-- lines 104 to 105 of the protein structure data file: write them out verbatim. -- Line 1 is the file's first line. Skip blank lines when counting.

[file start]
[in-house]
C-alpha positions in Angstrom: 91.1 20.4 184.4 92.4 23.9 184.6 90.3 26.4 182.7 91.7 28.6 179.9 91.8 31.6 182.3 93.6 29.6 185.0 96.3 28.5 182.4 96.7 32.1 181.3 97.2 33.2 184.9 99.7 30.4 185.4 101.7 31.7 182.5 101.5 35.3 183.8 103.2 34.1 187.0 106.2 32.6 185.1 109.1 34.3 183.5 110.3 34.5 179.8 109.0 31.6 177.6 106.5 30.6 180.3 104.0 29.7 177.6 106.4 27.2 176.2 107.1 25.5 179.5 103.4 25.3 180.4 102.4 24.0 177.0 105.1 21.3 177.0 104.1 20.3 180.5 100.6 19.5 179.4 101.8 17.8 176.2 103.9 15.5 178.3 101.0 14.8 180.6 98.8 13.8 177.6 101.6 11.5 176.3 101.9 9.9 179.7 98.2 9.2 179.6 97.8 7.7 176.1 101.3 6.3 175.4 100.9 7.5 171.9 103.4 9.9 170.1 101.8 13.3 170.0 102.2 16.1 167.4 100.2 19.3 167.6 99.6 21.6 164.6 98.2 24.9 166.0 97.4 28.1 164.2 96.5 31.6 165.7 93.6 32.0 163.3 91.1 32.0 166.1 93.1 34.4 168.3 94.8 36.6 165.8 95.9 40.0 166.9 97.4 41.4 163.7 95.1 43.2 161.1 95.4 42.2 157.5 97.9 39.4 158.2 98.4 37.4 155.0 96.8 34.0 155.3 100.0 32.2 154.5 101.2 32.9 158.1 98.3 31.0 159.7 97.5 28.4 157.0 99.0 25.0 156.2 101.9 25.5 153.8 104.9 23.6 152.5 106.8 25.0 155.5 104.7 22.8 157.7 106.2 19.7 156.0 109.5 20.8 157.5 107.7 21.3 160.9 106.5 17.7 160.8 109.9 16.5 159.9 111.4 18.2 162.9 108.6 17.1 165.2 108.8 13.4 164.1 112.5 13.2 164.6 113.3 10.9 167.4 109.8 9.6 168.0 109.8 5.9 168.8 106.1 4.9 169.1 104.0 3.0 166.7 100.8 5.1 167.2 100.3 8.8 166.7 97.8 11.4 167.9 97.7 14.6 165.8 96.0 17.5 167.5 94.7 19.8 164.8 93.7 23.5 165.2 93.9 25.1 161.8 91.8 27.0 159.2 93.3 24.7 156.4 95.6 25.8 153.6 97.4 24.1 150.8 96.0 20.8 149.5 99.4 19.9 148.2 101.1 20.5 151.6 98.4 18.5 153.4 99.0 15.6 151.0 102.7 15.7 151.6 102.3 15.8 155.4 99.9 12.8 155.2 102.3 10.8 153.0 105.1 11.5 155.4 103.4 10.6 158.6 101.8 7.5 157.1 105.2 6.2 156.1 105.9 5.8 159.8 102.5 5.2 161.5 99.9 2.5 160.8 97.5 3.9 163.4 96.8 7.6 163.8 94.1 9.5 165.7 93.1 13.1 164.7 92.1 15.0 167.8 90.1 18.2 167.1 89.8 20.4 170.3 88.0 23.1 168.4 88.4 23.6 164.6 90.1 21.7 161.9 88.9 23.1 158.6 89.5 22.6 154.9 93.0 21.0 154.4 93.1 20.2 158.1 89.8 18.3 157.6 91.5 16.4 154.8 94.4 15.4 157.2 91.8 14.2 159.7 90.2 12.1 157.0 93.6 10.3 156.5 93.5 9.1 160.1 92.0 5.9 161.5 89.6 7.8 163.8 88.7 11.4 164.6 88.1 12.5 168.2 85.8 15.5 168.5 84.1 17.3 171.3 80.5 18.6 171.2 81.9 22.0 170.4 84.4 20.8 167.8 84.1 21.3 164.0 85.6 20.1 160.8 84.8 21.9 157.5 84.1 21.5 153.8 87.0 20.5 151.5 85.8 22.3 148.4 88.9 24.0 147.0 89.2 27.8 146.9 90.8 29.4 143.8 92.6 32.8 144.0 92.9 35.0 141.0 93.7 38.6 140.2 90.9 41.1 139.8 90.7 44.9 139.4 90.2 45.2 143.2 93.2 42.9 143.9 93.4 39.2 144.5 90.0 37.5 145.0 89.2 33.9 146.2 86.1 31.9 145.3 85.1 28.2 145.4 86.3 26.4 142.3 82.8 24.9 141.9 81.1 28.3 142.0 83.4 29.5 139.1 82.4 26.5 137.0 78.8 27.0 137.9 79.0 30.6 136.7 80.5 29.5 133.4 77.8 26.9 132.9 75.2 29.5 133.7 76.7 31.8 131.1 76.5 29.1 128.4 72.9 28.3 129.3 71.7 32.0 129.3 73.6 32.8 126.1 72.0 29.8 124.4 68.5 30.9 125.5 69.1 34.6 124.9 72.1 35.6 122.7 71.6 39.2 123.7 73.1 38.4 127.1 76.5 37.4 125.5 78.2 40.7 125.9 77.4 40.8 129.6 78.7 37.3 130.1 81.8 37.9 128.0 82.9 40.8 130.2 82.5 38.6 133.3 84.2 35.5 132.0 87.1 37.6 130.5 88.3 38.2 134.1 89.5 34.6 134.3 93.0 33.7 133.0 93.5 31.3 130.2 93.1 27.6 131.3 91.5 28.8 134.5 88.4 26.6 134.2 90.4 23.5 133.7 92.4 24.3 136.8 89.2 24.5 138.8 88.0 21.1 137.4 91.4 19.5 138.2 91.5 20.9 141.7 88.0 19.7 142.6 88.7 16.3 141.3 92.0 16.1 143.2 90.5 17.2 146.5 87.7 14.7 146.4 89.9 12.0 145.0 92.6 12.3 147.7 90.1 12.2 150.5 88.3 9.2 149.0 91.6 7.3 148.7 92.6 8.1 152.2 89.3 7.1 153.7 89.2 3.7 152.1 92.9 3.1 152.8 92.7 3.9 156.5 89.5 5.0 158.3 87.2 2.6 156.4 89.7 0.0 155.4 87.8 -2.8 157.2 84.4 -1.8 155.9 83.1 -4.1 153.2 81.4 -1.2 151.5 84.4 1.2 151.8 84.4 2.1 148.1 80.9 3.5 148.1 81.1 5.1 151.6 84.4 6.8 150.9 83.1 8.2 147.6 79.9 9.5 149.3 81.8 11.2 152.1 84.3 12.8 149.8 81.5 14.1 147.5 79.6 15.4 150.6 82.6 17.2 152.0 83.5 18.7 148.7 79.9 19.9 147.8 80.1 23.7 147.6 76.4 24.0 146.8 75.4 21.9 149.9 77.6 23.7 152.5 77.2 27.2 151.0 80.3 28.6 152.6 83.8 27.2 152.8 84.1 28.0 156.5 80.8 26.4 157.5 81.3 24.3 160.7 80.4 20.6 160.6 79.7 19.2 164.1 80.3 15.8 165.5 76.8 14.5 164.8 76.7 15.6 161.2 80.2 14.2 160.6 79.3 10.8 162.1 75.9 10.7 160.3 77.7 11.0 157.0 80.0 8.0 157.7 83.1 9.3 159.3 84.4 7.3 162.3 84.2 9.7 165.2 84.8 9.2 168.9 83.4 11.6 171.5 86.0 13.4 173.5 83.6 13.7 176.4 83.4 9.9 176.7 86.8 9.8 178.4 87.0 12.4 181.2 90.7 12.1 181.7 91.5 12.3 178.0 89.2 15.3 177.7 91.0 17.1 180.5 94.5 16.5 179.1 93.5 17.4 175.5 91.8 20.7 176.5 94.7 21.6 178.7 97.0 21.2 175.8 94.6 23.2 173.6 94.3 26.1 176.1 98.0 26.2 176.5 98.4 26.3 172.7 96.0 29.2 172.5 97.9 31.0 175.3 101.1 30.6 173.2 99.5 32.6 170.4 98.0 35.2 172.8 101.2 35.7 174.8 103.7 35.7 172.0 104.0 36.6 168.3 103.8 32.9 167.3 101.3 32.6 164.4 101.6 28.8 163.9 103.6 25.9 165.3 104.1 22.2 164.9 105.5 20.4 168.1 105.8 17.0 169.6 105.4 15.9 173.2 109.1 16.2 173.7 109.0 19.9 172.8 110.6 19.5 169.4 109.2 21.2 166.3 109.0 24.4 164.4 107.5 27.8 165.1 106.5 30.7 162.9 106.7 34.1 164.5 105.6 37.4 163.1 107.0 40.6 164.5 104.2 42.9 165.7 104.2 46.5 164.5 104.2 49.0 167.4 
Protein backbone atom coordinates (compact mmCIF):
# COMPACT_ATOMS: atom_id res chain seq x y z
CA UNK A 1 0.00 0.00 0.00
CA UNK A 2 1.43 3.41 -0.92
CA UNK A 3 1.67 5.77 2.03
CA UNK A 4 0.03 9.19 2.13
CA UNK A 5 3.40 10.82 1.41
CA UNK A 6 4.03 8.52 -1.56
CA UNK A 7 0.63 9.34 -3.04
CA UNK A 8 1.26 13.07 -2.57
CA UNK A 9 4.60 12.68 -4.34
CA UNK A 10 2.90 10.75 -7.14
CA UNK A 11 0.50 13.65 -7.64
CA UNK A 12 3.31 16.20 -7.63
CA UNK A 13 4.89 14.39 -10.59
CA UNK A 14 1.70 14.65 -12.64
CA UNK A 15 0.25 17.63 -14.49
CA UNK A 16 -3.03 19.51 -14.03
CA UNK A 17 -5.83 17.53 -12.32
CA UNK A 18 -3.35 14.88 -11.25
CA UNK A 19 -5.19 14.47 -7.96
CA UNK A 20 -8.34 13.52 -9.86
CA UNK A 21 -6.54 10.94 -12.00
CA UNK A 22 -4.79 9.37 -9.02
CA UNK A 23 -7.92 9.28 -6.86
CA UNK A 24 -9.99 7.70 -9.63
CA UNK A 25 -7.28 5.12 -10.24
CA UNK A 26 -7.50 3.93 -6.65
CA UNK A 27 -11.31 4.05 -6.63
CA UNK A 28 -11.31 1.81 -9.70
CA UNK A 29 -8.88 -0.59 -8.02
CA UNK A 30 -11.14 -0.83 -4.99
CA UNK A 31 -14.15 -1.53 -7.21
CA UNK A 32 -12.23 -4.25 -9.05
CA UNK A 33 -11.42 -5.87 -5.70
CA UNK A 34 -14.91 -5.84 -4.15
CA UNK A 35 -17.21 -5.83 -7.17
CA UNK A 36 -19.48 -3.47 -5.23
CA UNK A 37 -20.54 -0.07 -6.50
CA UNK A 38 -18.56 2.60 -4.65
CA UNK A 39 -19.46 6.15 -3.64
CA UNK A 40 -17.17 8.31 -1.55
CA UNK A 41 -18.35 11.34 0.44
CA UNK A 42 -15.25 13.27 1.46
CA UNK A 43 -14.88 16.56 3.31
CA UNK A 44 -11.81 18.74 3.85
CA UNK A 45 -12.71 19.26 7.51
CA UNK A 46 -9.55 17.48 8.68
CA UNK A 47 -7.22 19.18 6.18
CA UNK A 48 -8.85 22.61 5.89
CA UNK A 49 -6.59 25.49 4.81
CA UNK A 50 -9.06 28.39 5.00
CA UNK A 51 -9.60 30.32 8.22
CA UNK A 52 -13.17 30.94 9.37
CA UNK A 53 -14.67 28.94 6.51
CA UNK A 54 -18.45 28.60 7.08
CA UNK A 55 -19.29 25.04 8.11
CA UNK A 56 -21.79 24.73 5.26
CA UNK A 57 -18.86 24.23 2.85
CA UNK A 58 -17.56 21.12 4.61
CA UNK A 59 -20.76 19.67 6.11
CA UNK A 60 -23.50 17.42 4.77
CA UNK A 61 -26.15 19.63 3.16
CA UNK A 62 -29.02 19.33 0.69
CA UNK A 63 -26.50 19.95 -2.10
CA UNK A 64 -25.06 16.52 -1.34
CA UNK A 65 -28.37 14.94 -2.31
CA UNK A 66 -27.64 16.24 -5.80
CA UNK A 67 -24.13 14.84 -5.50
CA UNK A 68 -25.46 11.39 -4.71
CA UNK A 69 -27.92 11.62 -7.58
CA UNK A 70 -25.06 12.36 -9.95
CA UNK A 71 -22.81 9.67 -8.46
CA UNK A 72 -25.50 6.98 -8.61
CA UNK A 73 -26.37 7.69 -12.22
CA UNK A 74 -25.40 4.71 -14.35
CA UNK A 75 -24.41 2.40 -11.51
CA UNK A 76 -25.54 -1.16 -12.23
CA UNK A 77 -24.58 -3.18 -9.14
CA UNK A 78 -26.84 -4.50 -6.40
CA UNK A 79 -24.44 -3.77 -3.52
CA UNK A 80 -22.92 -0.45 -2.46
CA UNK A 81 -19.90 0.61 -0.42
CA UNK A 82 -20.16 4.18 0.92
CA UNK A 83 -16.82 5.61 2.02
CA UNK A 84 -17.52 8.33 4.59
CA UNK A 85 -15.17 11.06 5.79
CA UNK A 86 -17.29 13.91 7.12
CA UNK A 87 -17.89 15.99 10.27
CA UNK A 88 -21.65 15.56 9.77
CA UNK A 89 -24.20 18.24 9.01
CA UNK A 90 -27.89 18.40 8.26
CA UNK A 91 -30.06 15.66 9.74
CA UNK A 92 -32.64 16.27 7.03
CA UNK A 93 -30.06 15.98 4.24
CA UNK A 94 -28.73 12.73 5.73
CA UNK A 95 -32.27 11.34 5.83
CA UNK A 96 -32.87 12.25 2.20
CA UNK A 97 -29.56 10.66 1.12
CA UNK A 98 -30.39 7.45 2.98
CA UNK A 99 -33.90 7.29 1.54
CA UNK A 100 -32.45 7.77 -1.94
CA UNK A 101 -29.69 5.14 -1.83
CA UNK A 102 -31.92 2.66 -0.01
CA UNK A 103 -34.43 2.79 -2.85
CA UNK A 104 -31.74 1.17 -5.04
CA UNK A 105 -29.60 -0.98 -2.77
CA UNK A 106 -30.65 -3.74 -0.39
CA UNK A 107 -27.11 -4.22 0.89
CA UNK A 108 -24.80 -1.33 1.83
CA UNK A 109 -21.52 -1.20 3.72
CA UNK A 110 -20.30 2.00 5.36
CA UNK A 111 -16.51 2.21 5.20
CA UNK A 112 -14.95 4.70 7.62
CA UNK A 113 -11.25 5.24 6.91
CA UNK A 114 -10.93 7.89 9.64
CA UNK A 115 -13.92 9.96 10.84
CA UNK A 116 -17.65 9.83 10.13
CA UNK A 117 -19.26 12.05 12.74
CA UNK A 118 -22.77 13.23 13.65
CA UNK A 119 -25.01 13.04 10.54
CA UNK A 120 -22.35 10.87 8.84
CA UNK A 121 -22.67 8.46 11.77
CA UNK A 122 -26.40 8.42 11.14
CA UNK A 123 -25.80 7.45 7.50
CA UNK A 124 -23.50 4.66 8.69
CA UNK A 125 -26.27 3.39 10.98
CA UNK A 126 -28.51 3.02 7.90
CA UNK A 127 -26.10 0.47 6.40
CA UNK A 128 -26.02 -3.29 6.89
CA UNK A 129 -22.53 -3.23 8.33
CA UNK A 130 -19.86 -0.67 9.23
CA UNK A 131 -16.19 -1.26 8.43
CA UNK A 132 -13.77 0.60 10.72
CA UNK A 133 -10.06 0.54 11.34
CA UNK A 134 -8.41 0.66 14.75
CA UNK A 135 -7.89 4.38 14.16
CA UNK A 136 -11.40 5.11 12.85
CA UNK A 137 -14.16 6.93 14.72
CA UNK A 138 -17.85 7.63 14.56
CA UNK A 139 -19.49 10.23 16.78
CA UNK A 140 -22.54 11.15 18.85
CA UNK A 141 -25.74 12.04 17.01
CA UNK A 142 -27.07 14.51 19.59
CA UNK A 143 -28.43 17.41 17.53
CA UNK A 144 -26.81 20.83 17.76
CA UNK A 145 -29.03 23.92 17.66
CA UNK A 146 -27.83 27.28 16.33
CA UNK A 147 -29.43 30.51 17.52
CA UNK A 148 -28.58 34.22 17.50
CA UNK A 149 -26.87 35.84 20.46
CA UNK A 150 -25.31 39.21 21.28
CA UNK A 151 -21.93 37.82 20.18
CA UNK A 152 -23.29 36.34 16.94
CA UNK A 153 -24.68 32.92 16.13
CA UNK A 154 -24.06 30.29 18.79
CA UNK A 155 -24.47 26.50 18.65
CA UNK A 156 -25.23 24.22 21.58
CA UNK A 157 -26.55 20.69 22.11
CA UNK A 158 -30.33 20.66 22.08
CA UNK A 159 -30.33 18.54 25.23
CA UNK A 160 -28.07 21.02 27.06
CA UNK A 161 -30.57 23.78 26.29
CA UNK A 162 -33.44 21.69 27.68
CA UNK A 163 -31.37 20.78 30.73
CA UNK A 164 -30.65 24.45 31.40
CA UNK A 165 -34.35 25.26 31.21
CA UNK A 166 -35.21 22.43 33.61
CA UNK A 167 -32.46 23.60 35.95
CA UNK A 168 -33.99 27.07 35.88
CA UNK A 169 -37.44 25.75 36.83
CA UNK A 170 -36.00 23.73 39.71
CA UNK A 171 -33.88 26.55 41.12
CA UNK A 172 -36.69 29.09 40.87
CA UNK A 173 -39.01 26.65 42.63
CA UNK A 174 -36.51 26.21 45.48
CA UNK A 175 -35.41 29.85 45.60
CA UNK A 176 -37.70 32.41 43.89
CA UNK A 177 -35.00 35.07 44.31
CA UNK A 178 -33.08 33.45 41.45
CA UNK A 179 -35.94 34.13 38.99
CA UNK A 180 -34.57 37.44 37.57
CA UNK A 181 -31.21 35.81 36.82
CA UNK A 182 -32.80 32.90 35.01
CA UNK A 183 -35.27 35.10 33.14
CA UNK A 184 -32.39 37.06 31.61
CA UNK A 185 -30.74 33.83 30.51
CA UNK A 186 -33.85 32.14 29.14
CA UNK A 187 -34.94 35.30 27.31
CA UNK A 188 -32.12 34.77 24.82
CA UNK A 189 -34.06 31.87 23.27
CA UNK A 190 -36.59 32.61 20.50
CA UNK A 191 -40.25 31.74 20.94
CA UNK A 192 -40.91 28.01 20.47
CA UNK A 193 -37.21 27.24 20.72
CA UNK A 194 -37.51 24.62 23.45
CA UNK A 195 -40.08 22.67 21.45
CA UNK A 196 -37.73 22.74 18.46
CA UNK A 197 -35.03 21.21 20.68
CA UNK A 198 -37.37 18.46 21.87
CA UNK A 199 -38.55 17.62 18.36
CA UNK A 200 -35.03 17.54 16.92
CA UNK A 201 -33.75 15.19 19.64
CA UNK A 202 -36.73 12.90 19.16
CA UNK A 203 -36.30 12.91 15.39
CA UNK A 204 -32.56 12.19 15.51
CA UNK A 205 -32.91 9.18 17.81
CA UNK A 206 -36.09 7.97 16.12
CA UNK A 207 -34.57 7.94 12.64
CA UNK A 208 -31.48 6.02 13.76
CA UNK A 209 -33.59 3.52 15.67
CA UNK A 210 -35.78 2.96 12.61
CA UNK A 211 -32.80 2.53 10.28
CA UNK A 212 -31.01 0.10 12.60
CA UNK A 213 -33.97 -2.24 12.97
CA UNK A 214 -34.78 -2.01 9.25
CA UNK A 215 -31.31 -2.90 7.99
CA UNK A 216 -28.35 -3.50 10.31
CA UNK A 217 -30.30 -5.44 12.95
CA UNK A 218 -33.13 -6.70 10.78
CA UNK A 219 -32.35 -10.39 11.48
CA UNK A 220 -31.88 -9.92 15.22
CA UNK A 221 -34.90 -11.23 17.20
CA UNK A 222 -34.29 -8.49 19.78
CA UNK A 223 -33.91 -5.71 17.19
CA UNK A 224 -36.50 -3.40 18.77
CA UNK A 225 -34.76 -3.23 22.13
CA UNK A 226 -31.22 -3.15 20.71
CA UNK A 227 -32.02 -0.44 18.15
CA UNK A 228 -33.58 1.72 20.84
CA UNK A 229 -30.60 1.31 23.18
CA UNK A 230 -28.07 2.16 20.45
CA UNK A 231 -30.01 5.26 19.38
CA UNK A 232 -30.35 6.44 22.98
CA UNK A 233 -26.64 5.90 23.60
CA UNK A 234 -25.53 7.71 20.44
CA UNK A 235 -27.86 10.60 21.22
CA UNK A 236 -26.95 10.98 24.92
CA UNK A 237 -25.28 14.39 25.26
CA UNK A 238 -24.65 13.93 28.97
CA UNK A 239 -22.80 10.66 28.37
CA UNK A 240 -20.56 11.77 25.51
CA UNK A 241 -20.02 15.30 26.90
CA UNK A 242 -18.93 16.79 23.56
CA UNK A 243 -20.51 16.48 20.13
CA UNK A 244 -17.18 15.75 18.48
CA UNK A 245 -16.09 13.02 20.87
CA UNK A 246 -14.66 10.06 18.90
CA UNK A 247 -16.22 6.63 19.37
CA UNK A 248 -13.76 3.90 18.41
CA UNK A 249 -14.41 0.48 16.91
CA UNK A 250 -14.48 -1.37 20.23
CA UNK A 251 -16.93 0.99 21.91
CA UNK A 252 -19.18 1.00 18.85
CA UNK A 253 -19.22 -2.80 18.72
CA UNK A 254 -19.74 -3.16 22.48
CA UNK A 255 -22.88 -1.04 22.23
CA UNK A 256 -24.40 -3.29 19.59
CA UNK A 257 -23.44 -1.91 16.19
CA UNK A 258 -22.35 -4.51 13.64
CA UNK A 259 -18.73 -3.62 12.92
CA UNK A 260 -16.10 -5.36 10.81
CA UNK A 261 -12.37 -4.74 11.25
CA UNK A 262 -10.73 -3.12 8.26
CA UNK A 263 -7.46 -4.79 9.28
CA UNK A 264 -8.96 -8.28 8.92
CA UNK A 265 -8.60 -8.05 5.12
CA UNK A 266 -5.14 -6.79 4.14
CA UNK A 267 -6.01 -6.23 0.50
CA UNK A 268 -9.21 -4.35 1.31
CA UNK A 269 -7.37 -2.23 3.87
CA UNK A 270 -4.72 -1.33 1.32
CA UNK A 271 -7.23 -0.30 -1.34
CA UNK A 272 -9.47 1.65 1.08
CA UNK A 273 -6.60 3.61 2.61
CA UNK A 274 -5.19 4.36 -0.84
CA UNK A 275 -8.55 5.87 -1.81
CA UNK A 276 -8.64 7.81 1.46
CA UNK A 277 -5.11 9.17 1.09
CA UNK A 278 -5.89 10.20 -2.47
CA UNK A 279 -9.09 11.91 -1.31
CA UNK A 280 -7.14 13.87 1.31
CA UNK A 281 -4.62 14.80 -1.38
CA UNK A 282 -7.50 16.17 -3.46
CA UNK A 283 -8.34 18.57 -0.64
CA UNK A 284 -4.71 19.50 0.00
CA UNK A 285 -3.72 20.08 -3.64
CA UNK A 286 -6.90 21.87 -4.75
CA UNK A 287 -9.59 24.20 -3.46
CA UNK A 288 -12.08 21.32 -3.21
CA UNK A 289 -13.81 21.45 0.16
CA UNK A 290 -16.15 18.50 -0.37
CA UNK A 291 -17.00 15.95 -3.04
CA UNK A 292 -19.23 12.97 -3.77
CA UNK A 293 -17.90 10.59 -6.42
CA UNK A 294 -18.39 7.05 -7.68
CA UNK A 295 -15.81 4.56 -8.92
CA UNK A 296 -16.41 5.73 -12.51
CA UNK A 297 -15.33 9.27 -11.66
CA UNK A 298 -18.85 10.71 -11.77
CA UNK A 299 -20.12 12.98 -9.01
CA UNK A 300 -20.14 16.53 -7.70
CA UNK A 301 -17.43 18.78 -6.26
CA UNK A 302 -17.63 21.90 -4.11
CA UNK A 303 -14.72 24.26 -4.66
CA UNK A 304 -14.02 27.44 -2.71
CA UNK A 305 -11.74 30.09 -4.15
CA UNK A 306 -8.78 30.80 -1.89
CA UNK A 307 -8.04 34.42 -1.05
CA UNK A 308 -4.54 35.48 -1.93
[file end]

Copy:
CA UNK A 100 -32.45 7.77 -1.94
CA UNK A 101 -29.69 5.14 -1.83